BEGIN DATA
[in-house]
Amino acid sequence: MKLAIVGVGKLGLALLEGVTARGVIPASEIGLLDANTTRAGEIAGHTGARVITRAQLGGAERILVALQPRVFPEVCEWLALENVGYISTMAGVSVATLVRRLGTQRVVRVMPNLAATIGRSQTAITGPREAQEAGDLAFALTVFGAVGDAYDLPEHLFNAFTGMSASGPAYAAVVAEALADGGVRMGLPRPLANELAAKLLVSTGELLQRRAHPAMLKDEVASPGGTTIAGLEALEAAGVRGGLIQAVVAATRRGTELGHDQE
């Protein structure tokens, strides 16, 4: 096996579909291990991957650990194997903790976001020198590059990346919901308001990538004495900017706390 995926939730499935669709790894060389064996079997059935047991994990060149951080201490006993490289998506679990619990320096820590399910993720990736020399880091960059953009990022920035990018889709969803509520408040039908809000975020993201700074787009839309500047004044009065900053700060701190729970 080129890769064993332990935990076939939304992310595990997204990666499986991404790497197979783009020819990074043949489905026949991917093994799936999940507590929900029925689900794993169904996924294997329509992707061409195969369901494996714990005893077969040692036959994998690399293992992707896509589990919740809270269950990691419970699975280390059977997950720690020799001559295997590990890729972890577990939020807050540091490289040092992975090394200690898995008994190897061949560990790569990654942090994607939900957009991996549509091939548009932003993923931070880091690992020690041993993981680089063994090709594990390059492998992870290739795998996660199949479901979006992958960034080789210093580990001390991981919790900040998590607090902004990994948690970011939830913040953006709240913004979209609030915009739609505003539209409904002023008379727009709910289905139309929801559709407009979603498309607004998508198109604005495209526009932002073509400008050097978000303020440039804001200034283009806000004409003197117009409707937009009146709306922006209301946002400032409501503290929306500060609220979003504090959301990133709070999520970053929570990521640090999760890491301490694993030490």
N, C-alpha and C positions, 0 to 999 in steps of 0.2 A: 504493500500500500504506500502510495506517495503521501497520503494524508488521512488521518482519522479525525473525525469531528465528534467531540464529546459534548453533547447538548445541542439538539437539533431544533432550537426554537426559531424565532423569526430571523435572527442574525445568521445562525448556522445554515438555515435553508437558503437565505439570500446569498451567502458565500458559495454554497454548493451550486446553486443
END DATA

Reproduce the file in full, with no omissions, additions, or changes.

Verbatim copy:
[in-house]
Amino acid sequence: MKLAIVGVGKLGLALLEGVTARGVIPASEIGLLDANTTRAGEIAGHTGARVITRAQLGGAERILVALQPRVFPEVCEWLALENVGYISTMAGVSVATLVRRLGTQRVVRVMPNLAATIGRSQTAITGPREAQEAGDLAFALTVFGAVGDAYDLPEHLFNAFTGMSASGPAYAAVVAEALADGGVRMGLPRPLANELAAKLLVSTGELLQRRAHPAMLKDEVASPGGTTIAGLEALEAAGVRGGLIQAVVAATRRGTELGHDQE
């Protein structure tokens, strides 16, 4: 096996579909291990991957650990194997903790976001020198590059990346919901308001990538004495900017706390 995926939730499935669709790894060389064996079997059935047991994990060149951080201490006993490289998506679990619990320096820590399910993720990736020399880091960059953009990022920035990018889709969803509520408040039908809000975020993201700074787009839309500047004044009065900053700060701190729970 080129890769064993332990935990076939939304992310595990997204990666499986991404790497197979783009020819990074043949489905026949991917093994799936999940507590929900029925689900794993169904996924294997329509992707061409195969369901494996714990005893077969040692036959994998690399293992992707896509589990919740809270269950990691419970699975280390059977997950720690020799001559295997590990890729972890577990939020807050540091490289040092992975090394200690898995008994190897061949560990790569990654942090994607939900957009991996549509091939548009932003993923931070880091690992020690041993993981680089063994090709594990390059492998992870290739795998996660199949479901979006992958960034080789210093580990001390991981919790900040998590607090902004990994948690970011939830913040953006709240913004979209609030915009739609505003539209409904002023008379727009709910289905139309929801559709407009979603498309607004998508198109604005495209526009932002073509400008050097978000303020440039804001200034283009806000004409003197117009409707937009009146709306922006209301946002400032409501503290929306500060609220979003504090959301990133709070999520970053929570990521640090999760890491301490694993030490």
N, C-alpha and C positions, 0 to 999 in steps of 0.2 A: 504493500500500500504506500502510495506517495503521501497520503494524508488521512488521518482519522479525525473525525469531528465528534467531540464529546459534548453533547447538548445541542439538539437539533431544533432550537426554537426559531424565532423569526430571523435572527442574525445568521445562525448556522445554515438555515435553508437558503437565505439570500446569498451567502458565500458559495454554497454548493451550486446553486443